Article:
"Breaking Open the Word" :
James Cavanagh is the director of Evangelization and Catechesis for Metro-Area Parishes of the Denver Archdiocese. His weekly column, "Breaking Open the Word," is syndicated by the Denver Catholic Register, official newspaper of the Archdiocese of Denver. Click here to visit the Office of Evangelization & Catechesis for the Archdiocese of Denver.
March 11, 2012: The Third Sunday of Lent
Synopsis: Lent is a time of purification and enlightenment. This Sunday in most parishes the first “scrutiny” will be celebrated as part of the Rite of Christian Initiation of Adults (RCIA) process. The scrutinies are special rites “meant to uncover then heal all that is weak, defective or sinful in the hearts of the elect” (RCIA p. 78). In the first scrutiny, God drives out Satan and the “spirit of deceit” so that the catechumens “may attain purity of heart and advance on the way to salvation.”
This week’s readings illuminate these important rites. From the first reading we hear, “I am the Lord your God who brought you out of the land of Egypt, that place of slavery.” The Ten Commandments begin by announcing what God has done for his people. As the Catechism of the Catholic Church says, the commandments “point out the conditions of a life freed from the slavery of sin” (No. 2057). Israel’s liberation from slavery prefigures the liberation from sin in baptism.
The Gospel also speaks of deliverance as Jesus symbolically cleanses the Temple by driving out the money-changers. John’s placement of the cleansing of the Temple at the beginning of the Gospel is significant for it symbolizes the cleansing of one’s soul in preparation for Christian initiation. The baptismal theme is indicated by the fact that the cleansing of the Temple occurs between the wedding at Cana where Jesus turns water into wine, and the story of Nicodemas where Jesus says, “Unless one is born of water and the Spirit, he cannot enter the kingdom of heaven” (John 3:5). In order to be “born again” and receive the “new wine” of God’s kingdom, God must first drive out evil.
In the second reading, St. Paul acknowledges that “Christ crucified is foolishness” to those who don’t believe. But it is Jesus’ redemptive sacrifice on the cross that frees us from bondage to sin. Those who have been enlightened by Christ and choose to believe, experience the freedom of the children of God. By contrast, those enslaved by a secularist ideology think, like the Greeks of old, that following Christ is crazy. In a world that calls “evil good and good evil” (Isa 5:20) following Christ is crazy.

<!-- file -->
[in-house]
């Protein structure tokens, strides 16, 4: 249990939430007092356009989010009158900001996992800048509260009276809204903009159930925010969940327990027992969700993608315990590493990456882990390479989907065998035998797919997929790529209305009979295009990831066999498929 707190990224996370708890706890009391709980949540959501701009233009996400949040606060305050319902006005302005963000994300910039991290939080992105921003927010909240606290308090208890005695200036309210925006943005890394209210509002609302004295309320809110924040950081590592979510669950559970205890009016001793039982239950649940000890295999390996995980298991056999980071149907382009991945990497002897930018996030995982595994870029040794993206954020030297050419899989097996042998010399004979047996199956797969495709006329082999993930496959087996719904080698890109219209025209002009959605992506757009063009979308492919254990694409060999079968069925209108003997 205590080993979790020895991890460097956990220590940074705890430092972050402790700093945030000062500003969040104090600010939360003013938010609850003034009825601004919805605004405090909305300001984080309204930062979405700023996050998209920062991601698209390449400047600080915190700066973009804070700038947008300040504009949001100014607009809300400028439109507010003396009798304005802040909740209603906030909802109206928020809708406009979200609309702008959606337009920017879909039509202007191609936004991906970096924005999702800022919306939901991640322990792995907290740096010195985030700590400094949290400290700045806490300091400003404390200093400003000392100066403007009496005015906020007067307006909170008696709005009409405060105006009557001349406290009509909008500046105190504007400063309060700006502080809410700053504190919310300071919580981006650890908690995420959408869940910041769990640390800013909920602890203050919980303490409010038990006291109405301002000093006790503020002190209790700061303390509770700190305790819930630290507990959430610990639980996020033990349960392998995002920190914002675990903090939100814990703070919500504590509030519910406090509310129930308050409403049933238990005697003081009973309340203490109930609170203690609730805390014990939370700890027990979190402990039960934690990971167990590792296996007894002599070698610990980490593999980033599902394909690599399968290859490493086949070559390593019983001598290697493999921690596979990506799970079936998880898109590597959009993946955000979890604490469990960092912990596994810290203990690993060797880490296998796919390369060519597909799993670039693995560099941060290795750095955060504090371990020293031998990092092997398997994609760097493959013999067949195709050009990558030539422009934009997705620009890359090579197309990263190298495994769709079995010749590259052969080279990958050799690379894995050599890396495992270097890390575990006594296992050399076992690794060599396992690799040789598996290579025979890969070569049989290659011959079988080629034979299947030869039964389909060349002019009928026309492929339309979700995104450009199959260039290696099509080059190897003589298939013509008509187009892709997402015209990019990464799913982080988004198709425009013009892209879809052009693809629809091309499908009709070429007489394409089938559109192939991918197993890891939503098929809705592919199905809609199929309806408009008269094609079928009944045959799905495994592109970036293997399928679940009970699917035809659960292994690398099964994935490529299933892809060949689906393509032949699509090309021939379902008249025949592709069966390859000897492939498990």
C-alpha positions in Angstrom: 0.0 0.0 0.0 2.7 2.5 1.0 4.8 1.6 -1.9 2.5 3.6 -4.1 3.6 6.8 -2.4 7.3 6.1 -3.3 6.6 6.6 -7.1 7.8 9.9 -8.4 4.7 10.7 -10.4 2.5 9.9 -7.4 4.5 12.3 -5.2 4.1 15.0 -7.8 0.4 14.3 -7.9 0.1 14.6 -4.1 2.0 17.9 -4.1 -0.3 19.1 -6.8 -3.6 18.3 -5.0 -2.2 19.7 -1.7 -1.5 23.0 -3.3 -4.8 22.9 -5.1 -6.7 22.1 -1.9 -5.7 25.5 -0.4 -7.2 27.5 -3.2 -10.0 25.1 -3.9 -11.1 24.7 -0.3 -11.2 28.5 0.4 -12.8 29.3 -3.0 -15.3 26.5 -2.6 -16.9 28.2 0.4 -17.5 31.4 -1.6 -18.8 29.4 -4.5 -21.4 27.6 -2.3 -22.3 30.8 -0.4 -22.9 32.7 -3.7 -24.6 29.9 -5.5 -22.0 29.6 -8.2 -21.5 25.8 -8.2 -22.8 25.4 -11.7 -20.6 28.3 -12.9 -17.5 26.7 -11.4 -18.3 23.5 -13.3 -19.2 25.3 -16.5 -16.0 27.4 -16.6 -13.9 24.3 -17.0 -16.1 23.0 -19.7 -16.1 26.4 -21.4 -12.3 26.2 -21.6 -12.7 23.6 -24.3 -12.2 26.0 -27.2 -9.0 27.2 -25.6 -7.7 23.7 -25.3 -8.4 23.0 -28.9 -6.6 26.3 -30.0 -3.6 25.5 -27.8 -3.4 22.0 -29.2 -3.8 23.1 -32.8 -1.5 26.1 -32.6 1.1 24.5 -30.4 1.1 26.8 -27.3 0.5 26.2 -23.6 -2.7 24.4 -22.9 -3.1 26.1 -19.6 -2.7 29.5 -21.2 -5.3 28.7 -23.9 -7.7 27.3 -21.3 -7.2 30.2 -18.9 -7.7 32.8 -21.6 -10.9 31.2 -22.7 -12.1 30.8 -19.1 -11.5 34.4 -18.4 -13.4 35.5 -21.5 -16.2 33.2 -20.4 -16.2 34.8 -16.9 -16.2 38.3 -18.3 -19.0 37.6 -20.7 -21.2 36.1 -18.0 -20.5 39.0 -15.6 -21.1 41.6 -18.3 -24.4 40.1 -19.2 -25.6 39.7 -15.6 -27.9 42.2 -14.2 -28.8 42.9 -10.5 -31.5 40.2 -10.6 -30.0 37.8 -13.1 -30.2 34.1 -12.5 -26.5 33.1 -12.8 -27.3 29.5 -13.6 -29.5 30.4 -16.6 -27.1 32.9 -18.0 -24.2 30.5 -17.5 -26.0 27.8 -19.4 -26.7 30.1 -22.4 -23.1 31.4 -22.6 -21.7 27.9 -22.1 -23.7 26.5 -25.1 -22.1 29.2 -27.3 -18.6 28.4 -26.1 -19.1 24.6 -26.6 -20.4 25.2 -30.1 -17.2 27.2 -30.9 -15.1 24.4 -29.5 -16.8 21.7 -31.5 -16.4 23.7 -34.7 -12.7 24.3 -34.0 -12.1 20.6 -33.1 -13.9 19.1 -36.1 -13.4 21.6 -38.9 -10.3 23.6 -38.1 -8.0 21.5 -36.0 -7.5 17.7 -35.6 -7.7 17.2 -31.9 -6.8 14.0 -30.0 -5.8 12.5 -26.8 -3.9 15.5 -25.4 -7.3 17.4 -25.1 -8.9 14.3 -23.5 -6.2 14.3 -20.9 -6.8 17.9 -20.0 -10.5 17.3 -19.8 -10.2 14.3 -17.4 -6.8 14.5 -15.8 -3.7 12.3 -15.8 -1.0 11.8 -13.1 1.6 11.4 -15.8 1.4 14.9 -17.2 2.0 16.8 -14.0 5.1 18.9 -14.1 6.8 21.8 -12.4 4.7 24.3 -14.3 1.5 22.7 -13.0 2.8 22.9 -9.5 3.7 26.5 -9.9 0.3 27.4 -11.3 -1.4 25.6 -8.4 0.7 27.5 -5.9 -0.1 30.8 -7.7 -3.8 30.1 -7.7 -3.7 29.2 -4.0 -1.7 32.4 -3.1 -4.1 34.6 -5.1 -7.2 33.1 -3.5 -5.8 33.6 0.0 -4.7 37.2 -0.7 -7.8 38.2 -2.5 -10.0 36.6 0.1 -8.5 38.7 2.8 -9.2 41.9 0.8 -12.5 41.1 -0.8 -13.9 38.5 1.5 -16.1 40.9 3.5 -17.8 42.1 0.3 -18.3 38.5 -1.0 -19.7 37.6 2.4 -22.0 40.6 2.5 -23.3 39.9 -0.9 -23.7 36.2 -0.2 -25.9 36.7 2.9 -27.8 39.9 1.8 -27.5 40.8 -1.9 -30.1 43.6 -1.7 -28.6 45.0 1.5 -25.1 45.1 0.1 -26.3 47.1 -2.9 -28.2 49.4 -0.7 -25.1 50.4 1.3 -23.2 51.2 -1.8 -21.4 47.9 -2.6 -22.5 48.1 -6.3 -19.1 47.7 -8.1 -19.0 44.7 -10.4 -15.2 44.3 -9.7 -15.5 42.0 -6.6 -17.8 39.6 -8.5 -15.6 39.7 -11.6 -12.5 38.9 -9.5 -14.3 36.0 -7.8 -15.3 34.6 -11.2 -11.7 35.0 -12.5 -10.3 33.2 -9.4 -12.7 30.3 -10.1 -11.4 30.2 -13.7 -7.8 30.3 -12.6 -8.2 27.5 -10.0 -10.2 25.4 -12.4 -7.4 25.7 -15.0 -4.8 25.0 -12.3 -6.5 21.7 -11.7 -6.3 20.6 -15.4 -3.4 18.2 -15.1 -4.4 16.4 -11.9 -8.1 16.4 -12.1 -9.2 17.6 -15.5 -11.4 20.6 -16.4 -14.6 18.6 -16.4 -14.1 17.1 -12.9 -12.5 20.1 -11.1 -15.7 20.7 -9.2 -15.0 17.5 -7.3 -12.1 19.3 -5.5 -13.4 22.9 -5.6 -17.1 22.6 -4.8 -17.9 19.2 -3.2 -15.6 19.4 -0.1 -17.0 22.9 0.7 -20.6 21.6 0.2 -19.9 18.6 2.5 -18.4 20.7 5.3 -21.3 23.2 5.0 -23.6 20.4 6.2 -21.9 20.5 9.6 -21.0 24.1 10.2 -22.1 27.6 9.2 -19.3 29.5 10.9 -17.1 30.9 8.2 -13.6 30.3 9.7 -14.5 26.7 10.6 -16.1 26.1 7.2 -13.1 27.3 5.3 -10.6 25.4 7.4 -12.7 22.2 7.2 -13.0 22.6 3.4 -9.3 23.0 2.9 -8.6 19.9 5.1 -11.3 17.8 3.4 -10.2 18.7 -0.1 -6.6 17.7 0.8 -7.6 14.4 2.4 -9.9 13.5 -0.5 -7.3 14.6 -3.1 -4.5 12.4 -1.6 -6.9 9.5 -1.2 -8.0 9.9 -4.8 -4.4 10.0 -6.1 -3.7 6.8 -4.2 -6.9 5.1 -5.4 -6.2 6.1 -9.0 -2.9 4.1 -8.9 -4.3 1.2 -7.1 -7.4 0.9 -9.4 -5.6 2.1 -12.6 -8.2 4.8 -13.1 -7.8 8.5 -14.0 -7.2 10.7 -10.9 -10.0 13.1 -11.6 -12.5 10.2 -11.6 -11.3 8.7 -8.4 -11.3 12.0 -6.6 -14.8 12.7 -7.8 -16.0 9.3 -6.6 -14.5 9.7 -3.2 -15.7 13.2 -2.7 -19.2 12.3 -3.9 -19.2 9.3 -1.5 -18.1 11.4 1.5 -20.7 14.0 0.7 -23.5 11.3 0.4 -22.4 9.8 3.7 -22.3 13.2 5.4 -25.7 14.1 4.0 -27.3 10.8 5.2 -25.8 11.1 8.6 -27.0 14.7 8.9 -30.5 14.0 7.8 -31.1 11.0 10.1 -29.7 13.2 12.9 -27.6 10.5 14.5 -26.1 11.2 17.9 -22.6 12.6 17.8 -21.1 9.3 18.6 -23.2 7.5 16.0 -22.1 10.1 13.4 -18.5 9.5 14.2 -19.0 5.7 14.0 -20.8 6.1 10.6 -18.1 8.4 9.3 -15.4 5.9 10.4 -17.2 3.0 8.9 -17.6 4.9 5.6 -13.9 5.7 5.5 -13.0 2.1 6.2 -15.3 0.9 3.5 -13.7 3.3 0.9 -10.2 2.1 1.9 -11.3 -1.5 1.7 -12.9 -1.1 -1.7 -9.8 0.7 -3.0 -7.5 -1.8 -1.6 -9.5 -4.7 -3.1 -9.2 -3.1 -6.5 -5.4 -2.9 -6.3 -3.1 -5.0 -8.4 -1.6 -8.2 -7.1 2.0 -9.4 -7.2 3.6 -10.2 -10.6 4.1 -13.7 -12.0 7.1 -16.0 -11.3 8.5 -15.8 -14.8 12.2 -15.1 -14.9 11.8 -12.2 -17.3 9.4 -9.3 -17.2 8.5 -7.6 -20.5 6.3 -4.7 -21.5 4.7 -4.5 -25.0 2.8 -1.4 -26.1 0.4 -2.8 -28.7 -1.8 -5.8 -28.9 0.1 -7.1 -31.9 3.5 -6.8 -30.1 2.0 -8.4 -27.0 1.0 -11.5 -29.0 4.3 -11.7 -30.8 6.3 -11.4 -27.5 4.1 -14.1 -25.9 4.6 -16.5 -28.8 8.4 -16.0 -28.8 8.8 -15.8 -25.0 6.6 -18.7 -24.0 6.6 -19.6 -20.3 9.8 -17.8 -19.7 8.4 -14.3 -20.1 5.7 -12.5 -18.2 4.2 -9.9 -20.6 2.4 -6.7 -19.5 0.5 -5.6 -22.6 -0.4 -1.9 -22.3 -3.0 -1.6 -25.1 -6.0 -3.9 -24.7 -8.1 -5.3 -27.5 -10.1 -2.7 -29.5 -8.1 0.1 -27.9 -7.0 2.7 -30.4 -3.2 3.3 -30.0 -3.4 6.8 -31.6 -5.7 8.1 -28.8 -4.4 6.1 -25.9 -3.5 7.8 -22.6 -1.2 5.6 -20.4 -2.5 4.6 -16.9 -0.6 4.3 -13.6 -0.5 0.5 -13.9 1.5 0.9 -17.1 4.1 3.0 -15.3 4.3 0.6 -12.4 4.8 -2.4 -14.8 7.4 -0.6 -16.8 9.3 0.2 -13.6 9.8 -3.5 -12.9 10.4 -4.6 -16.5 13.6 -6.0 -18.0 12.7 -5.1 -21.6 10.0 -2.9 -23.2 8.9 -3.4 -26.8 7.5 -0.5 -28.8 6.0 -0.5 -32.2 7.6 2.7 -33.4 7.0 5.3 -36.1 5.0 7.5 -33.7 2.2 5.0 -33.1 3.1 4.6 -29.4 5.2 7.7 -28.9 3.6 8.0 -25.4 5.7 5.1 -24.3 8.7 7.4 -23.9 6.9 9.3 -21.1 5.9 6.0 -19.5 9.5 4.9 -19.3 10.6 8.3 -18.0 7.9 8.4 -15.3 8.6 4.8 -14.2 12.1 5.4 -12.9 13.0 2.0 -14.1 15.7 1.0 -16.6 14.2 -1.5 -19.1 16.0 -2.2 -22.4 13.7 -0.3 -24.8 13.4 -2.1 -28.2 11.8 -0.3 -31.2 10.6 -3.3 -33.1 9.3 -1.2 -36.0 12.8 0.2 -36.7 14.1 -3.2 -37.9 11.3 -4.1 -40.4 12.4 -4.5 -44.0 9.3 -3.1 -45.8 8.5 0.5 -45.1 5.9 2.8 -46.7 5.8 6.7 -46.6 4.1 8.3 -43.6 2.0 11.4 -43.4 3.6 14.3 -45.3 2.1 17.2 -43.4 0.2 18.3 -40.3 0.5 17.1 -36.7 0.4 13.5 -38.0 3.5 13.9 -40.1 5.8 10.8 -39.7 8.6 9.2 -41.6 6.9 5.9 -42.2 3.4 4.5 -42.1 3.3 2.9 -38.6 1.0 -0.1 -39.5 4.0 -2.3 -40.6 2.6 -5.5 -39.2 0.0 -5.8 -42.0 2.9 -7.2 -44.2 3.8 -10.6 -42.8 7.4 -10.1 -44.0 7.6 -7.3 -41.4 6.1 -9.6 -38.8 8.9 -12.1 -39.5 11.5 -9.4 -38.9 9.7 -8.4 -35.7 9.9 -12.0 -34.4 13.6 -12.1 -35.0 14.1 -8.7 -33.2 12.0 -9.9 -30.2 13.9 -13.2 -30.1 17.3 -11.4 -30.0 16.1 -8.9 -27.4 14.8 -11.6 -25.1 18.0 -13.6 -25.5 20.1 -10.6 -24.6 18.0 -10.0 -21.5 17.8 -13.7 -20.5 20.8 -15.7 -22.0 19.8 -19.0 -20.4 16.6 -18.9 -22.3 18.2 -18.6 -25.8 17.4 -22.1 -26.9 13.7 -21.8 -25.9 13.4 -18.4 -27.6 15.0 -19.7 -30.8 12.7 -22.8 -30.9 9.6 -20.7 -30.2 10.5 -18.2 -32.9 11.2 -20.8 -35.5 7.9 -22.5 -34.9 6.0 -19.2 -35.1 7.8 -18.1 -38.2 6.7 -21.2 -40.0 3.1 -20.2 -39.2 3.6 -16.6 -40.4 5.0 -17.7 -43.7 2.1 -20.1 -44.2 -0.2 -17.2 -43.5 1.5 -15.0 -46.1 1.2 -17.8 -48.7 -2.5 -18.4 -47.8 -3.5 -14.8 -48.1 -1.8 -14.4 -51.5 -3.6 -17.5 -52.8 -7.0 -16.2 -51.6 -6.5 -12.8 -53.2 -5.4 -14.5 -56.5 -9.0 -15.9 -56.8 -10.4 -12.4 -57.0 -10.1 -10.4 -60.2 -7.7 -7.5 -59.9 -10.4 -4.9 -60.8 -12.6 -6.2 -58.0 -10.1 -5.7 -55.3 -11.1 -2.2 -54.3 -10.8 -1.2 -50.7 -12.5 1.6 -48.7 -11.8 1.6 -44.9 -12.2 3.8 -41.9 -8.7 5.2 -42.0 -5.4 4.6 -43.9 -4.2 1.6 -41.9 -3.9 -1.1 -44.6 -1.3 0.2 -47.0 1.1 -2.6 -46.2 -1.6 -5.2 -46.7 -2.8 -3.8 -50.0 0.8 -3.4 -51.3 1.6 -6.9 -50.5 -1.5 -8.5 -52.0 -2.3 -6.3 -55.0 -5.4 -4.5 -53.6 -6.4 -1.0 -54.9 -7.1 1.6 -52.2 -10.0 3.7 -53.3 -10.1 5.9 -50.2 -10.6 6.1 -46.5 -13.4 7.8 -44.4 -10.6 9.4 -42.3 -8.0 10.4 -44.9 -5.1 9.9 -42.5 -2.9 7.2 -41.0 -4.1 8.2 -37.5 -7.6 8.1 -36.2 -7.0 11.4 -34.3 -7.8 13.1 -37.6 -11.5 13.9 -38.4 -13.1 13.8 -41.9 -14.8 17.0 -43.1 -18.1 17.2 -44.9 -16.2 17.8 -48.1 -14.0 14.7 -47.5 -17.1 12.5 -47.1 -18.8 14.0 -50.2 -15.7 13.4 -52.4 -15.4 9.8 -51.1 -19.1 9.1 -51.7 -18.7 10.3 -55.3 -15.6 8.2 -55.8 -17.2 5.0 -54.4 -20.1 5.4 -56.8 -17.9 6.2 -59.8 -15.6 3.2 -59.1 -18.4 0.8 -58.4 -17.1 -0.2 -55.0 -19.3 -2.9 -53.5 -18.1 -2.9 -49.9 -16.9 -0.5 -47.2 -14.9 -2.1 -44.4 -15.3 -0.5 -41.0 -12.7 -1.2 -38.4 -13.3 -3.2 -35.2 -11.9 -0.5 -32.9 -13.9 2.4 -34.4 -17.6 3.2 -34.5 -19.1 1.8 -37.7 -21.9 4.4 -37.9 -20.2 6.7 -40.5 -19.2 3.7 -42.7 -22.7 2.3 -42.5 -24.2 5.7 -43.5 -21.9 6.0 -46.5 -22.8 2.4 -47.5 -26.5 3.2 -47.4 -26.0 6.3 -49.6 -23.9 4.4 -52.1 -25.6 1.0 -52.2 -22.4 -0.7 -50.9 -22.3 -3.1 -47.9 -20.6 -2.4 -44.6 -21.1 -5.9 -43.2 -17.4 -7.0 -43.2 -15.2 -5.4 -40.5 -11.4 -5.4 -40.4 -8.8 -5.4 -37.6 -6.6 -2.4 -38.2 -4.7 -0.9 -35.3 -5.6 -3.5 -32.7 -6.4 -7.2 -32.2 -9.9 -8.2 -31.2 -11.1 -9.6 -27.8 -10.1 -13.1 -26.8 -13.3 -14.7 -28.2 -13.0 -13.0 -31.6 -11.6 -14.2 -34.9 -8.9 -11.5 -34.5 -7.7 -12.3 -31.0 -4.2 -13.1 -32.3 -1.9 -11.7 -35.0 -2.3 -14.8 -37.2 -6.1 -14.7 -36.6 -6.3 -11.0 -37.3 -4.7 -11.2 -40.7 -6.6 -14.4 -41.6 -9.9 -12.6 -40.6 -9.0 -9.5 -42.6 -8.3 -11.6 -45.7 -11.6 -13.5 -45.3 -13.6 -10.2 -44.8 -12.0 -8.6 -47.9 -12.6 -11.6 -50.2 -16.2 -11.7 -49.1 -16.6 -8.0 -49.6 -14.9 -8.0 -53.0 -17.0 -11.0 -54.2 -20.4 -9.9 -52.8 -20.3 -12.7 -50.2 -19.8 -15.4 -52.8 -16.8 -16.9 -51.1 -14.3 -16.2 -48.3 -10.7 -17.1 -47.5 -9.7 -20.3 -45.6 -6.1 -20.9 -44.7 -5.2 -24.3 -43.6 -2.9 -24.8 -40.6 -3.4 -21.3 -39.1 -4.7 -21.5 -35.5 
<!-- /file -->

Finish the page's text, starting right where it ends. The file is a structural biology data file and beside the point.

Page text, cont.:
Key verse: “I, the Lord, am your God, who brought you out of the land of Egypt, that place of slavery” (Ex 20:1).
Catechism of the Catholic Church: “Since baptism signifies liberation from sin and from its instigator the devil, one or more exorcisms are pronounced over the candidate. The celebrant then anoints him with the oil of catechumens, or lays his hands on him, and he explicitly renounces Satan. Thus prepared, he is able to confess the faith of the Church, to which he will be ‘entrusted’ by baptism” (No. 1237).
Benedict XVI: "I have nothing to propose or give to those whom I shall meet except Christ and the Good News of his cross, a mystery of supreme love, of divine love that overcomes all human resistance and even makes forgiveness and love for one’s enemies possible. This is the grace of the Gospel that is capable of transforming the world” (Angelus, March 15, 2009).
Life application: Satan is real. Evil is real. Christ frees us from both. Catechumens and those who’ll be received into the Church at Easter are a blessing and an inspiration to the rest of us. They remind us that following Christ takes courage and conviction. Those who join themselves to Christ renounce Satan “and all his empty promises.” The world may think we’re fools for believing in God. But those who have rejected the “father of lies” (John 8:44) and courageously taken up the cross of Christ find great peace and joy.
James Cavanagh is director of Evangelization and Catechesis for Metro-area Parishes of the Denver Archdiocese. Cavanagh’s column is distributed by the Denver Catholic Register.
Read Today's Scriptures online
Archives: "Breaking Open the Word"
For an affordable cost, you, too, can publish Breaking Open the Word in your newspaper, bulletin or journal.
For more information, contact Roxanne King, editor of the Denver Catholic Register, at firstname.lastname@example.org or by calling 303-715-3215.